Sunday, September 20, 2020

Dangerous HCTRA toll revenue diversions, Ike Dike, rail vs road forecasts, LA transit may go fareless, HTX and the energy transition, and more

A lot of smaller items to catch up on this week after our little diversion into aviation last week.

My lead this week is on Harris County playing games with HCTRA toll road revenue to spend it on things other than transportation, which is super dicey. The state is already in trouble with transportation because they diverted the gas tax to nontransportation needs. Now the county is making the same mistake... trading long-term prudence for short-term pet projects.  "For flood control" is PR spin, since they won't have any obligation to spend it on that. Toll money moves into the general fund where they can spend it on anything they like.  Oscar made a nice chart to show why HCTRA's money pot is such a tempting target, although he expects it may drop up to a third this year with the pandemic.

On to other items:
"Texas: Number 2 in Net Domestic Migration (just behind FL)
Texas, the nation’s second most populous state had the second largest gain in net domestic migration, at just below 2 million. During the two decades, the two largest Texas metropolitan areas, Dallas-Fort Worth and Houston moved from below the top five to positions four and five respectively."
"And it makes no difference if the analysis includes other potential explanatory factors such as population density, age, ethnicity, prevalence of nursing homes, general health or temperature. The only factor that seems to make a demonstrable difference is the intensity of mass-transit use."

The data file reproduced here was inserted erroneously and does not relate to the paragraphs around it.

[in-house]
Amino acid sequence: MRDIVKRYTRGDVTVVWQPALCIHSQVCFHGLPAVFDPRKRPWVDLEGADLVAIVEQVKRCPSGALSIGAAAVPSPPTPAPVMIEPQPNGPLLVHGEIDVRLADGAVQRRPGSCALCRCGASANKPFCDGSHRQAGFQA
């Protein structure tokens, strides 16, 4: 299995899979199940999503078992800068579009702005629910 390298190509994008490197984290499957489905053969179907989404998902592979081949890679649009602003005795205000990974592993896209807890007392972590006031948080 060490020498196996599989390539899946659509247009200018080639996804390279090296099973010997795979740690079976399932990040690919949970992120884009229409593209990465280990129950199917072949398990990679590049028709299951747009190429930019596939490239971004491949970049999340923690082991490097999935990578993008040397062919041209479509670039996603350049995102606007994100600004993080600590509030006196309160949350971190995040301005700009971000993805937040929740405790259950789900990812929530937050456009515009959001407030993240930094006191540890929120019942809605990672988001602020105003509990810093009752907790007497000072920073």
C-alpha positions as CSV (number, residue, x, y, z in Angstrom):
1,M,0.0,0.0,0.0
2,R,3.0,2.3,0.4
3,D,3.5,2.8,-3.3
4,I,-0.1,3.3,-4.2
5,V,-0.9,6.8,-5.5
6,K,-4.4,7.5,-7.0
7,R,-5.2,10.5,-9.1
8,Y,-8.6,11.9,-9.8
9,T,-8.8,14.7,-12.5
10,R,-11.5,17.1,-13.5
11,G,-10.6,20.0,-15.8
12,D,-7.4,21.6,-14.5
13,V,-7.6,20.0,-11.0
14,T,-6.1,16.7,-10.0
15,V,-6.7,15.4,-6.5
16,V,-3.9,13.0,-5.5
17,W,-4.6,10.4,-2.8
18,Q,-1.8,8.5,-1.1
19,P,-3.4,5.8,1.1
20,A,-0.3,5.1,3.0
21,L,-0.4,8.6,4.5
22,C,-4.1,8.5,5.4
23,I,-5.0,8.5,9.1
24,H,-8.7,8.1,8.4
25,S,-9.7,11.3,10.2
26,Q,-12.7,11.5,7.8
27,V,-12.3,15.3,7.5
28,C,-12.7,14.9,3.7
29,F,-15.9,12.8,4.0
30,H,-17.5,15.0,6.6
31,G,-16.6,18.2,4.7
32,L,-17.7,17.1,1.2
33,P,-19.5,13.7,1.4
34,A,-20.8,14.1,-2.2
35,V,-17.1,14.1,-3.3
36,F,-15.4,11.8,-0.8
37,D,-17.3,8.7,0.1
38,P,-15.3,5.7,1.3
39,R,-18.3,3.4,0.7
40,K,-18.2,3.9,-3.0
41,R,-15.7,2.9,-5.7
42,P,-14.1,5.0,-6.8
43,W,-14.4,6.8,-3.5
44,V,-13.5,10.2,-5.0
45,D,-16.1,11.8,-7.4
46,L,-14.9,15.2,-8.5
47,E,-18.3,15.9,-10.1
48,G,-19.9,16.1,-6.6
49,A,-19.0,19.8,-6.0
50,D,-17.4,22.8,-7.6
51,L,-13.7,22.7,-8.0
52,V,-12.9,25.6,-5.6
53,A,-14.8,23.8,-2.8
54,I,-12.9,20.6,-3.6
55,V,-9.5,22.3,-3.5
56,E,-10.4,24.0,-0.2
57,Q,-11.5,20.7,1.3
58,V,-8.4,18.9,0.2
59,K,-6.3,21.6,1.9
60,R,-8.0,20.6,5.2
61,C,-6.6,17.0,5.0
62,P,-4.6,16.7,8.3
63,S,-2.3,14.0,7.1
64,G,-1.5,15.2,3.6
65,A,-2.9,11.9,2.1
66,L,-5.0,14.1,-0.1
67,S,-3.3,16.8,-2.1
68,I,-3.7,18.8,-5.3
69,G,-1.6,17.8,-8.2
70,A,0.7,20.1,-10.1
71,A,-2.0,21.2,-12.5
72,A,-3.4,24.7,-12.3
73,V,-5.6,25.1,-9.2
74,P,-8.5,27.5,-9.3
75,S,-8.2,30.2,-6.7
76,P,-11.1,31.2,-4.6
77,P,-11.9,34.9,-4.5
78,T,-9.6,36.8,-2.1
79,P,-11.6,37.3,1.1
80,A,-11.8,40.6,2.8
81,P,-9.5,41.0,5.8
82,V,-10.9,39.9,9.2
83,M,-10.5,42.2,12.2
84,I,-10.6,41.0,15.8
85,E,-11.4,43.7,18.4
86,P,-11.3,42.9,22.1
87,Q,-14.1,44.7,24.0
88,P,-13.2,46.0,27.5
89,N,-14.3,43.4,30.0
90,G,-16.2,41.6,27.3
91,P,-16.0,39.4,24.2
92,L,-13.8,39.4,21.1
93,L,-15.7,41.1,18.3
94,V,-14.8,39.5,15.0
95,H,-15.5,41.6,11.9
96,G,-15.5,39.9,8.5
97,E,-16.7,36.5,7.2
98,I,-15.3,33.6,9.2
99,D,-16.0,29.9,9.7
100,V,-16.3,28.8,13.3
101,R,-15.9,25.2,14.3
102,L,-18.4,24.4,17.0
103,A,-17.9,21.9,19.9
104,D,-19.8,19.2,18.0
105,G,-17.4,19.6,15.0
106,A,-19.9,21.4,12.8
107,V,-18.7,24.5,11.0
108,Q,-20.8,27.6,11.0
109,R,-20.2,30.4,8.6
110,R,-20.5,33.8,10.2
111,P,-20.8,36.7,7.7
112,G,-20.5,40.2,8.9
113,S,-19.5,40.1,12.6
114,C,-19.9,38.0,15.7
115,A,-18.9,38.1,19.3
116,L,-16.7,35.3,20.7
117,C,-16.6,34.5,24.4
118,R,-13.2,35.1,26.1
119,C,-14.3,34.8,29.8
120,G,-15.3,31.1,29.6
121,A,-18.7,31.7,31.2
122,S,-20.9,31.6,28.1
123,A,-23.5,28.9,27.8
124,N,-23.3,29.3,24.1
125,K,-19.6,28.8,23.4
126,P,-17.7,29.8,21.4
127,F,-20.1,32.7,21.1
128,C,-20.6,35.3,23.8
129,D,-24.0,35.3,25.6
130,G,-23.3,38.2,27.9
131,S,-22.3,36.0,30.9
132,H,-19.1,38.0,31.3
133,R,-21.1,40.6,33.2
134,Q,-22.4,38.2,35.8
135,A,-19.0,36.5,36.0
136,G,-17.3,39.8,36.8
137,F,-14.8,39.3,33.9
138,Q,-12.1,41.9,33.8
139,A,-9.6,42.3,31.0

"The article’s real bias is shown in a paragraph about Bent Flyvbjerg’s well-known study on transportation megaprojects. The 2007 study (of a large global database of highway and transit megaprojects) found that average traffic on highway megaprojects was 9.5% more than forecast, while the average rail megaproject ridership was overestimated by 106%. In other words, for every 100 drivers forecast to use a given highway project, 110 did, and for every 100 rail passengers forecast to use a rail megaproject, only 47 did. If anything, the forecasting problem seems to be far worse with rail than with highways but the piece only mentions highways:

And here the problem is partly political; in order to receive federal funding, transit proponents have learned to game their forecasts, inflating ridership by one-third and deflating cost estimates by one-third. This is a well-known trick, and, unfortunately, the article fails to mention it or provide any way to solve this problem."
"The problem with light rail (and the reason it is popular with government officials) is that it is an upper middle class boondoggle.  There can be no higher use of transit than to provide mobility to poorer people who can't afford reliable automobiles.  Buses fulfill this goal better than any mode of transit.  They are flexible and can reach into many corners of the city.  The problem with buses, from the perspective of government officials, is that upper middle class people don't like to ride on them.  They like trains.  So the government builds hugely expensive trains for these influential, wealthier voters. Since the trains are so expensive, the government can only build a few routes, so those routes end up being down upper middle class commuting corridors.  As the costs mount for the trains, the bus routes that serve the poor and their dispersed commuting destinations are steadily cut."

Finally, ending with a fun short video with the "top ten" places to visit in Houston. I've never even heard of #1 before, lol, so see if you agree. Hat tip to George.

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At 9:32 PM, September 21, 2020, Blogger VeracityID said...

I'd never heard about either #1 or #2 best places in Houston. Thanks for posting!

At 2:10 AM, September 28, 2020, Anonymous Anonymous said...

HCTRA needs to be sued over diversion of funds. Thats' what's wrong with our society in general, to large a govt. and they rob peter to pay paul, politicians with no integrity.

Mike M.


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